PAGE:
Here at Ultimate Guitar, we're pretty accustomed to lamenting the sorry state of pop music. When a study published back in July told claimed that pop music was getting louder and more boring, it confirmed what most of us already knew. As if that wasn't enough, though, a new scientific study has noted that pop, over the last five decades, has also gotten more depressing.
According to NME.com a new study
published in the Psychology Of Aesthetics, Creativity, And The Arts
journal suggests that songs have become increasingly sadder and more melancholy. The research, conducted by Glenn Shellenberg
and Christian von Scheve
provided an analysis of the tempo and mode of the 1,010 most popular songs from 1965-2009, taken from Billboard's annual top 40 list.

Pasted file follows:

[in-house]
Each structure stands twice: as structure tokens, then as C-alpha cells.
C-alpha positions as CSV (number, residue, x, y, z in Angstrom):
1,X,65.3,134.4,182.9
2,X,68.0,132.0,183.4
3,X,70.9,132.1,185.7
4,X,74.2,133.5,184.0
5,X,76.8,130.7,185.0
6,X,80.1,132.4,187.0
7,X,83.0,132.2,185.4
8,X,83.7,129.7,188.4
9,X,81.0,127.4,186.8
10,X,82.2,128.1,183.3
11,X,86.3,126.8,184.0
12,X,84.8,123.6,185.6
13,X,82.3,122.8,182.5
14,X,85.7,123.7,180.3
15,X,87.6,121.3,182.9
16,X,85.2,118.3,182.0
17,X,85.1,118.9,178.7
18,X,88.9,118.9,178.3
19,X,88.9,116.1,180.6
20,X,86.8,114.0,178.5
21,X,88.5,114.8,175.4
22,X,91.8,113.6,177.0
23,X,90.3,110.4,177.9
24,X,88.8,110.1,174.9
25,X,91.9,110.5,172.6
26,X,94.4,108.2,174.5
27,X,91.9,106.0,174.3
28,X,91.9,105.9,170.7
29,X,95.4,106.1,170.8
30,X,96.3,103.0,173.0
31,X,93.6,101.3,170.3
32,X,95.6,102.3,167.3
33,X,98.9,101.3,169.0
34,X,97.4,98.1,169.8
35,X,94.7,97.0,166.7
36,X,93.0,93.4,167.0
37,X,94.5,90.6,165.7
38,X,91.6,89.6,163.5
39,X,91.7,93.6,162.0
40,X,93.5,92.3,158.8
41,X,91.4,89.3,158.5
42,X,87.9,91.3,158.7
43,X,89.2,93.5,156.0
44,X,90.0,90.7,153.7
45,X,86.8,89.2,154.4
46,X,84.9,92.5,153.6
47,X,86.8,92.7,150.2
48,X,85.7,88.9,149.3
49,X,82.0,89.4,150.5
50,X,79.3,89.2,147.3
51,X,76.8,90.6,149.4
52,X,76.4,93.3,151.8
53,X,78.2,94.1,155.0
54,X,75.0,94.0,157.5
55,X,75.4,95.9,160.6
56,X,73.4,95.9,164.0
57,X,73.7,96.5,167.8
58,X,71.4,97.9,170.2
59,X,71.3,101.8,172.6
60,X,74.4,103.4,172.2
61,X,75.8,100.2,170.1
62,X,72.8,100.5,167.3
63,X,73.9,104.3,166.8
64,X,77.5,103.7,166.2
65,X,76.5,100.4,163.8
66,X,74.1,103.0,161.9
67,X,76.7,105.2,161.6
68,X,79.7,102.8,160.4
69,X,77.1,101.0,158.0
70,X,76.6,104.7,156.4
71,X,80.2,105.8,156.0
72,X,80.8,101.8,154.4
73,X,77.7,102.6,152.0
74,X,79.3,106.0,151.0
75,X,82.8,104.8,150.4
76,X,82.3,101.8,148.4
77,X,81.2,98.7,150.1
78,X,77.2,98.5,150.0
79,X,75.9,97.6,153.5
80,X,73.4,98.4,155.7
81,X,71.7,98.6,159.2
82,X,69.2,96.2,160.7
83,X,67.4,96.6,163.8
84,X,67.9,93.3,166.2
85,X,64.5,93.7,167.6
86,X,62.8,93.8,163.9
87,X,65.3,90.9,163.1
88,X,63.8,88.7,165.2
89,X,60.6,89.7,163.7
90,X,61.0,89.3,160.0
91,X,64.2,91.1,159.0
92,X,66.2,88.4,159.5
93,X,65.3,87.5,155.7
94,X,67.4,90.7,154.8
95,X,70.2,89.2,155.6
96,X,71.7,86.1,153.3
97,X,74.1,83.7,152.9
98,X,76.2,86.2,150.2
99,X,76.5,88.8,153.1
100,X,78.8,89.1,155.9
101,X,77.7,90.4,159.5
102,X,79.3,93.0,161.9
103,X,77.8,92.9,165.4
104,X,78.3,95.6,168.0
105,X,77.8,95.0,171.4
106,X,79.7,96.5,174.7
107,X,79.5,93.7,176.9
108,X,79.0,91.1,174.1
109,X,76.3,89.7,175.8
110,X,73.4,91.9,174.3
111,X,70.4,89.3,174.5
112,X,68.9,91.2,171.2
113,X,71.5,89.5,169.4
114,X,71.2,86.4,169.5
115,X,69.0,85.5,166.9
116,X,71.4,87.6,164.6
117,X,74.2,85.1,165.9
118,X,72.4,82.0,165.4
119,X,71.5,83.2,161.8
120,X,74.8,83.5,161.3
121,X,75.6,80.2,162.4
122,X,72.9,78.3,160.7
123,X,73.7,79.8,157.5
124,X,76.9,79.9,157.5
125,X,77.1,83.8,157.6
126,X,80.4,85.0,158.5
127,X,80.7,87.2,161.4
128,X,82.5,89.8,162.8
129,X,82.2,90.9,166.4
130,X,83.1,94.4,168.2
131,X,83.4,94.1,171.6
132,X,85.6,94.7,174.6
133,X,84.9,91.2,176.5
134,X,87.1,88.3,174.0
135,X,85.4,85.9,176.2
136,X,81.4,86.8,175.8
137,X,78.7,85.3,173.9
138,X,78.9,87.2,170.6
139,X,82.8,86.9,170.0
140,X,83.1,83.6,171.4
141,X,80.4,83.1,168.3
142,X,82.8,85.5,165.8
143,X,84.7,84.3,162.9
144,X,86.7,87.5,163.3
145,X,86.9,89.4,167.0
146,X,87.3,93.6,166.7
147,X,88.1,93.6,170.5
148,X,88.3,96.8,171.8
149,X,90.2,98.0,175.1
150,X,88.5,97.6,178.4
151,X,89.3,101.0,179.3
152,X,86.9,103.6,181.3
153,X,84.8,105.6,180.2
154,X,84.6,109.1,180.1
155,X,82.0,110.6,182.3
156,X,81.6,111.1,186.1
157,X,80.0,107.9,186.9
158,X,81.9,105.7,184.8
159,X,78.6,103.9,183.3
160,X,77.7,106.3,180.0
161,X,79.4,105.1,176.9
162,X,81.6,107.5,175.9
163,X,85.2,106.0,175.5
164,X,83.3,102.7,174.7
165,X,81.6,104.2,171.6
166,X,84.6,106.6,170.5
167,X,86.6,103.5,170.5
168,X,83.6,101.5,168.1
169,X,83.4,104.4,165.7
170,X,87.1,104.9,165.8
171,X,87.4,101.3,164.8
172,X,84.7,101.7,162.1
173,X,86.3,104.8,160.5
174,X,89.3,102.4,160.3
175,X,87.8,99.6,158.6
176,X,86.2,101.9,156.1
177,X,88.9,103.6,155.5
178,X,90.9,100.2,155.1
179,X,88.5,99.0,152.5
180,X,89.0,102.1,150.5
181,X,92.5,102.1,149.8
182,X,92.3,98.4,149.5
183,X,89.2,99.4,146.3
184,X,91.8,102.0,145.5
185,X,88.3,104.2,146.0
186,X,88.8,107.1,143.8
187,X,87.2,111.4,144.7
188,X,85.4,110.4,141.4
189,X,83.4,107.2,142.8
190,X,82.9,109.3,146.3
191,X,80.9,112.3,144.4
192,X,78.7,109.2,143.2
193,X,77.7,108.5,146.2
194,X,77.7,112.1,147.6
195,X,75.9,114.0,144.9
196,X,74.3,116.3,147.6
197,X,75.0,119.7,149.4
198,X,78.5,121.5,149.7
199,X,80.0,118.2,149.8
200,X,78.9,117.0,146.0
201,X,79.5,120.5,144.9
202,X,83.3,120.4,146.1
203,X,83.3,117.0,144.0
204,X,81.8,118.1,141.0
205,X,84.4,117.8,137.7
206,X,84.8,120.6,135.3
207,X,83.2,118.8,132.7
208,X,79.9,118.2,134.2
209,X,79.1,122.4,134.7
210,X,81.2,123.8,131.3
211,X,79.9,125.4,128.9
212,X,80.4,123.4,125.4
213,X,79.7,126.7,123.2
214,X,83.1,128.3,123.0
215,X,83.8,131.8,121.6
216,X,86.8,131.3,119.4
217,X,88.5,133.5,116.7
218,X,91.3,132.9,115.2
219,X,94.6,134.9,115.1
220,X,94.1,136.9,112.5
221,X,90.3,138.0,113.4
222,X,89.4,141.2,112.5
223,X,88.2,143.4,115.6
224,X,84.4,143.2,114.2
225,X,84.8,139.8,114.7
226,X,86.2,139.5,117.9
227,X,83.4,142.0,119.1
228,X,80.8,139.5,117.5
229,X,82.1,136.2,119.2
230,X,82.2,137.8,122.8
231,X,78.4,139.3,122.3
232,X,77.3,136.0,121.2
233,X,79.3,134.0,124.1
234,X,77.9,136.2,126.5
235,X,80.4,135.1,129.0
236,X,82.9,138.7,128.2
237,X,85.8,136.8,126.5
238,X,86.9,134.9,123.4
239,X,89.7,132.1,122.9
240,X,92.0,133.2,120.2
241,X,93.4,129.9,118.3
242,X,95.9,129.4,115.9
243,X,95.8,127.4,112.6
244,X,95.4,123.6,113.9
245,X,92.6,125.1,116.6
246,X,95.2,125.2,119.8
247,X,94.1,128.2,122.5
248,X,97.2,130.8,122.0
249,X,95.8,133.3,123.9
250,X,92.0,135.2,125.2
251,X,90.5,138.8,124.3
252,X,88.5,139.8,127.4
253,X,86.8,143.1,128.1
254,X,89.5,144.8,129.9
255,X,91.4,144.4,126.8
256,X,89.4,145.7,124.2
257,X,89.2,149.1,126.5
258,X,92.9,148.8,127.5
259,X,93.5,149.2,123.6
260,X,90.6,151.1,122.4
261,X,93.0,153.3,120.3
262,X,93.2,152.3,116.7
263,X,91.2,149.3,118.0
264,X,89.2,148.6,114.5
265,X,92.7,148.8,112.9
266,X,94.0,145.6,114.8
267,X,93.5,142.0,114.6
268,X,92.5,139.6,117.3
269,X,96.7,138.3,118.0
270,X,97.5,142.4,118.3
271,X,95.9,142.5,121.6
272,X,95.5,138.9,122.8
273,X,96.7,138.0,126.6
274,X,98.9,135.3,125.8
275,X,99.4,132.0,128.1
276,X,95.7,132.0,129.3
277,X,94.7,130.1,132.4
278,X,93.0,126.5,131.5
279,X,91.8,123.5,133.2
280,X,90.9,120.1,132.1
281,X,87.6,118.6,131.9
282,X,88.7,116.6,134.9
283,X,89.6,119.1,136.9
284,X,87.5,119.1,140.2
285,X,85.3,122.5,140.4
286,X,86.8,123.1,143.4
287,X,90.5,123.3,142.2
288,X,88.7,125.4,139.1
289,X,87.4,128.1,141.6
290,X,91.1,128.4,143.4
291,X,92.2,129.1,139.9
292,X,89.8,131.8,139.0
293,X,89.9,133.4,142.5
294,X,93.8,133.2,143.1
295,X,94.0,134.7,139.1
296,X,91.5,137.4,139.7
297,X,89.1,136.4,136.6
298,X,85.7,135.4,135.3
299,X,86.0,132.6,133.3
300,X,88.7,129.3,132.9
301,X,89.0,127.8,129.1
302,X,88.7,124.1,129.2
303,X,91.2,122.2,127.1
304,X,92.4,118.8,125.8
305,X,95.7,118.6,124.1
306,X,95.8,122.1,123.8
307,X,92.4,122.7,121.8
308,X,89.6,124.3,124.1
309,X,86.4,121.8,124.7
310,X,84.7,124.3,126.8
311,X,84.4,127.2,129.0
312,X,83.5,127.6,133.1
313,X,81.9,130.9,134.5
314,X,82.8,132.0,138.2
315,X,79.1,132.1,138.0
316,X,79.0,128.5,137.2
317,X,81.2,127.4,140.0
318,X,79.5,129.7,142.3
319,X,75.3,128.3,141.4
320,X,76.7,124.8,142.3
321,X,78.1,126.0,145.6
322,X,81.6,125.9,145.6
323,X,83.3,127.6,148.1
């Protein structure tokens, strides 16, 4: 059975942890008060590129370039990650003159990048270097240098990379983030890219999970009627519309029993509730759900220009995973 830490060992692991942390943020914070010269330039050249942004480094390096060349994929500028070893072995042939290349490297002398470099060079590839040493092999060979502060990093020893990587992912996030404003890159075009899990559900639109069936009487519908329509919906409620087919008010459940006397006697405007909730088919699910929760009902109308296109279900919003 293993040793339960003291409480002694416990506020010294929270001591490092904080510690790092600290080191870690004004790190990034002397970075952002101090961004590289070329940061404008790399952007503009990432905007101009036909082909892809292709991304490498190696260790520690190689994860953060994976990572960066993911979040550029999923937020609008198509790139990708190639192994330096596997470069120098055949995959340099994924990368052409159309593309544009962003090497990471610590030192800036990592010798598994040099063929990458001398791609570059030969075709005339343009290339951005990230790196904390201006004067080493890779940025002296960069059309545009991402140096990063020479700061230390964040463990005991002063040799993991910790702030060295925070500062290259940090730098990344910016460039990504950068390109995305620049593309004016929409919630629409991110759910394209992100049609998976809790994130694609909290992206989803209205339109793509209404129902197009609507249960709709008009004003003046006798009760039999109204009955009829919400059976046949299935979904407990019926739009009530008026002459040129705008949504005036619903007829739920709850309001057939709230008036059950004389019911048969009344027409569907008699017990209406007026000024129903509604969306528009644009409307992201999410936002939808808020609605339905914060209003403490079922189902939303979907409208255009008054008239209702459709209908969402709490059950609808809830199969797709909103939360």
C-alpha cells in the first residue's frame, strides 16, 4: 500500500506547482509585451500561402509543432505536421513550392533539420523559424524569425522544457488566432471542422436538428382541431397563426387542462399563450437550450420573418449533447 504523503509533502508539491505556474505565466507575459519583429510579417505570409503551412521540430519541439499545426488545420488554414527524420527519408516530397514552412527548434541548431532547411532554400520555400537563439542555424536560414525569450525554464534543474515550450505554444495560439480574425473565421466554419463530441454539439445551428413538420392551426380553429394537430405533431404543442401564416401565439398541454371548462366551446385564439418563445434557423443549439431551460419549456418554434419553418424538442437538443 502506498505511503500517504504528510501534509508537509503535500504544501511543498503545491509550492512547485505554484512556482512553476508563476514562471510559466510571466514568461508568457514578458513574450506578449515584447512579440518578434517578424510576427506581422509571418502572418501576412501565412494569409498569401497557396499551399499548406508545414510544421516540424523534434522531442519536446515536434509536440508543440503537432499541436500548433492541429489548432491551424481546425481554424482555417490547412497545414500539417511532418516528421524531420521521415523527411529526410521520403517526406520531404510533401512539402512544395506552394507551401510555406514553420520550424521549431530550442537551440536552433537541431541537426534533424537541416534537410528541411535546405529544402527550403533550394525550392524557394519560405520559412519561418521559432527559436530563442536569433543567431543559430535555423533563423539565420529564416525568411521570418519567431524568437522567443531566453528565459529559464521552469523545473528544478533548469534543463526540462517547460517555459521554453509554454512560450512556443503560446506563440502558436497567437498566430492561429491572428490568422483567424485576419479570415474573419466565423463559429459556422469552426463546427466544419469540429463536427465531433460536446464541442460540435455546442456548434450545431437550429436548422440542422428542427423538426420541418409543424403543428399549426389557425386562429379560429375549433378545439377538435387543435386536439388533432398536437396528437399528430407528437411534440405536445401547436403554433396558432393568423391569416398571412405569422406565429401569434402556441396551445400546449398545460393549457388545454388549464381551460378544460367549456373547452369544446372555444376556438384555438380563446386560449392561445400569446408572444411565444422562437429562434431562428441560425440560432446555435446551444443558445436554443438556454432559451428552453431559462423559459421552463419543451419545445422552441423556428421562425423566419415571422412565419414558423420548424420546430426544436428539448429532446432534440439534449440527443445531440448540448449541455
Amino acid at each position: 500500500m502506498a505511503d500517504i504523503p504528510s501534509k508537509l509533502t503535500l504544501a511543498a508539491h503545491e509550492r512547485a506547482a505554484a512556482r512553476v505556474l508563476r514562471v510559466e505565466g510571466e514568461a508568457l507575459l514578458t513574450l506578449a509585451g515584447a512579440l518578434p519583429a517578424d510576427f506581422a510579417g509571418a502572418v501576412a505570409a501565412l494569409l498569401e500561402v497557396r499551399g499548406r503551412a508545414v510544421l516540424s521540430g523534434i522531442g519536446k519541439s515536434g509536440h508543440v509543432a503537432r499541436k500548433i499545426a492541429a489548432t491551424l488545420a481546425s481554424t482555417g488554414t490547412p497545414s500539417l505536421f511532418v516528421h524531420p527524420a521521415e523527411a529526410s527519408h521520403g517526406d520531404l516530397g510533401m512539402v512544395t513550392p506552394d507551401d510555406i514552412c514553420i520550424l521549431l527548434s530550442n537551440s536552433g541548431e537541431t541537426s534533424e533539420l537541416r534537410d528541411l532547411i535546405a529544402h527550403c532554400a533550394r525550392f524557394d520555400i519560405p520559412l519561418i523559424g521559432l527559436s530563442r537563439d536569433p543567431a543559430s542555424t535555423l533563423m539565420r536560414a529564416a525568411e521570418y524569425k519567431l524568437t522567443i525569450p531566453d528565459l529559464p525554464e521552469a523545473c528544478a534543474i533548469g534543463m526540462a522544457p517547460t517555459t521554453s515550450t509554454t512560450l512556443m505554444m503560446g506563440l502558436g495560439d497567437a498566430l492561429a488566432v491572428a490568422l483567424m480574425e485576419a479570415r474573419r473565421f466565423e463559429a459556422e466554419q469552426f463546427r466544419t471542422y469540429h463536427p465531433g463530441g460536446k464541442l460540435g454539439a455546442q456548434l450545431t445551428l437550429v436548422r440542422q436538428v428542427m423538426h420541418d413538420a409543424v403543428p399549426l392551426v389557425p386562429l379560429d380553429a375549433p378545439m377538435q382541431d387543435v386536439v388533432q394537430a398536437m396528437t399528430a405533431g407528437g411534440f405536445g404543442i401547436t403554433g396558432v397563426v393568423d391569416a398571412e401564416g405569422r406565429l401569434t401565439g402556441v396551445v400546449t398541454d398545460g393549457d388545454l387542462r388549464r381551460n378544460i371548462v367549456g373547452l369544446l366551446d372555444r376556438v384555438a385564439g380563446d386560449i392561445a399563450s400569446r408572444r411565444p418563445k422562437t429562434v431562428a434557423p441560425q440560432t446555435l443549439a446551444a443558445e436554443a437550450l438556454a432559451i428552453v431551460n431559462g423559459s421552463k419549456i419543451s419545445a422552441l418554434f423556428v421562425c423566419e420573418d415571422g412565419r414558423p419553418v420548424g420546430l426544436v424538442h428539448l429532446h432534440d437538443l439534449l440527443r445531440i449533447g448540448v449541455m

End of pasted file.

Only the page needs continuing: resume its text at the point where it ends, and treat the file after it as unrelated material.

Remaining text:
The pair have claimed that the number of songs recorded in minor, rather than major modes has doubled over the last 50 years, and that the number of slower tempo tracks has increased:
"We examined whether emotional cues in American popular music have changed over time, predicting that music has become progressively more sad-sounding and emotionally ambiguous. Our sample comprised over 1,000 Top 40 recordings from 25 years spanning five decades Over the years, popular recordings became longer in duration and the proportion of female artists increased.
"In line with our principal hypotheses, there was also an increase in the use of minor mode and a decrease in average tempo, confirming that popular music became more sad-sounding over time. Decreases in tempo were also more pronounced for songs in major than in minor mode, highlighting a progressive increase of mixed emotional cues in popular music."
The pair have suggested that the influx in sad songs could be the result of consumers' demand for more taste and an increasing eagerness for showing off the "sophistication"
in their taste, which makes jovial songs unfashionable for sounding "naïve and slightly juvenile".